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Medicaid Helps Get Children Immunized Against Preventable Diseases

Medicaid plays a key role in the prevention of disease by facilitating access to vaccines. All Medicaid-eligible children under the age of 21 are entitled to receive all vaccines recommended by the Advisory Committee on Immunization Practice (ACIP). 

In response to a measles epidemic in 1989-1991, Congress passed legislation that created the Vaccines for Children (VFC) Program in 1993. The VFC program provides vaccines for millions of children enrolled in Medicaid each year, preventing millions of illnesses and thousands of deaths. By providing vaccines for eligible children at no charge to public and private health-care providers, the VFC program helps reinforce the concept of the "medical home."  Furthermore, because all children who are patients of federally qualified health centers and rural health clinics are VFC-eligible, the VFC program helps to strengthen the care given by these vital safety-net providers.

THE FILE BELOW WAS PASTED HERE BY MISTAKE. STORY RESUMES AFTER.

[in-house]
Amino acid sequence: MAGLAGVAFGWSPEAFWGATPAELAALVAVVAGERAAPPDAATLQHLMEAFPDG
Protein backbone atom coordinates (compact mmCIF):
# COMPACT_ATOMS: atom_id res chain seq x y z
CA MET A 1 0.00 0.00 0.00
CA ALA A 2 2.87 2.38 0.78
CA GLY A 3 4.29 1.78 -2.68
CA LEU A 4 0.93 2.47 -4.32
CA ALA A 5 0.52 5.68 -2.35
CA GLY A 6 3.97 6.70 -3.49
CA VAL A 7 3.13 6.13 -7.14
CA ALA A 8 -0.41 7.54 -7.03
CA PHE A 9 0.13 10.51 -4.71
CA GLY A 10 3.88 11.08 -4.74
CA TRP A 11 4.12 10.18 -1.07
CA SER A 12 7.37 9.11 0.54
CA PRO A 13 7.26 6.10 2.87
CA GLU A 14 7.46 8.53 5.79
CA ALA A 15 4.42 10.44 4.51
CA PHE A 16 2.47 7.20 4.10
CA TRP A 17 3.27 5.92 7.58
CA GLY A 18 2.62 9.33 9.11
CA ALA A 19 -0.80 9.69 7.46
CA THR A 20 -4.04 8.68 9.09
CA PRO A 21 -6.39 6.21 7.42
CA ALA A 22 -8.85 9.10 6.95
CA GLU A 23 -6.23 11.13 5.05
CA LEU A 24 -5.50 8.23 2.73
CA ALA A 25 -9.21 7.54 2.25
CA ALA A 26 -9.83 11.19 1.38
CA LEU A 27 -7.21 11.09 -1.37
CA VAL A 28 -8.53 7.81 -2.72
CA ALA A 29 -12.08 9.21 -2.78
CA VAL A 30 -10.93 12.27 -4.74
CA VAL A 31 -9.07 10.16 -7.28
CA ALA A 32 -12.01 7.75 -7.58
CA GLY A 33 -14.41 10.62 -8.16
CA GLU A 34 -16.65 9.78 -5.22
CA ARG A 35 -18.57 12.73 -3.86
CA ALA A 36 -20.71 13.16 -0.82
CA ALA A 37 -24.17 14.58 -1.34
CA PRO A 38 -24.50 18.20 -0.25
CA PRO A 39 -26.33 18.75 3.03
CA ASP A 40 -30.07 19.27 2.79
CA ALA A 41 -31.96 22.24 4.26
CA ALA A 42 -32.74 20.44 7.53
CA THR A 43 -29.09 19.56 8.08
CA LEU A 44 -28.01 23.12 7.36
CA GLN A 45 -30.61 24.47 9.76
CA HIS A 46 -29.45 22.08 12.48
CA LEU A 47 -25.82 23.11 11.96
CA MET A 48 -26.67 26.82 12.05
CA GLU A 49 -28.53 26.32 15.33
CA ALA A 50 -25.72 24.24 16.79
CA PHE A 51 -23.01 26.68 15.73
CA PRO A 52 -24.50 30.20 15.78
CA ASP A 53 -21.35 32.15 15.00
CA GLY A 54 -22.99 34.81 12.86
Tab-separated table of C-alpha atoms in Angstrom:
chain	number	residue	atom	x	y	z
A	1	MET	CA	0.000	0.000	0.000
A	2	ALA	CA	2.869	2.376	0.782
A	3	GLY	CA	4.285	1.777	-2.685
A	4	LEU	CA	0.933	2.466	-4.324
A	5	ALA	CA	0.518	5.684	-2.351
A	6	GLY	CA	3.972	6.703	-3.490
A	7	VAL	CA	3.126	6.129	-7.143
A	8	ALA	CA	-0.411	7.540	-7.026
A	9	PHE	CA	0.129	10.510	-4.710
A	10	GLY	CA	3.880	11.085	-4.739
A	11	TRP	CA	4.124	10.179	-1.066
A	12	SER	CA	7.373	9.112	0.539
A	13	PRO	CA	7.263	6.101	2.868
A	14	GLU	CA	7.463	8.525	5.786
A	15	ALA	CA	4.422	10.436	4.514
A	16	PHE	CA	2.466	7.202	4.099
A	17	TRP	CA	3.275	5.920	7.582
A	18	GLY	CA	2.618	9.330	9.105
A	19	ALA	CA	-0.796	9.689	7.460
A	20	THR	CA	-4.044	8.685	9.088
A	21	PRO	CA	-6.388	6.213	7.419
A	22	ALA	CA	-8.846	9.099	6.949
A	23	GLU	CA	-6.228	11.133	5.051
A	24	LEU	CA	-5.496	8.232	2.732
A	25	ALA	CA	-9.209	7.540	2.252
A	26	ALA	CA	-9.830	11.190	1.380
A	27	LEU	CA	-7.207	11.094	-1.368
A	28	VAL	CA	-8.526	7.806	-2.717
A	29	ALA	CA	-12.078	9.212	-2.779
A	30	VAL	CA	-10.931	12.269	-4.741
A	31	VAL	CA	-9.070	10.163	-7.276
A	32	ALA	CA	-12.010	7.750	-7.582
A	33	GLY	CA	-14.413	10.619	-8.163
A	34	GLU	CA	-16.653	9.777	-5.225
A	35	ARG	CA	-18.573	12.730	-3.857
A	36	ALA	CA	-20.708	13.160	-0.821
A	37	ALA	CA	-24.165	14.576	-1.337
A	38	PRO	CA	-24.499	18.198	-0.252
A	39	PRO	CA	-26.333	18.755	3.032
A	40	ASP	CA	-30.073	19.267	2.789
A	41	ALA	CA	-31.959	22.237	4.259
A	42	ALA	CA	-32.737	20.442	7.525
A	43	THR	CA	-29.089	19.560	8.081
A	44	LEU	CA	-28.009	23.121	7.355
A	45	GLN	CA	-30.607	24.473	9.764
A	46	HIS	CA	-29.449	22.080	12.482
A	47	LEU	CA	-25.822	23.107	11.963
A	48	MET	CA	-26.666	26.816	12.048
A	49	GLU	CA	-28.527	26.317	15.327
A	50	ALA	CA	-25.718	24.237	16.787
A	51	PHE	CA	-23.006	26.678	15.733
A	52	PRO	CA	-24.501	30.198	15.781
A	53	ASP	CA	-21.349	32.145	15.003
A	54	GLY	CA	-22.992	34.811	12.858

CDC estimates that vaccination of children born between 1994 and 2013 will prevent 332 million illnesses, help avoid 732,000 deaths, and save nearly $1.4 trillion in total societal costs.

CMS is offering links/charts for informational purposes only, facts should not be construed as an endorsement of the organization's programs or activities

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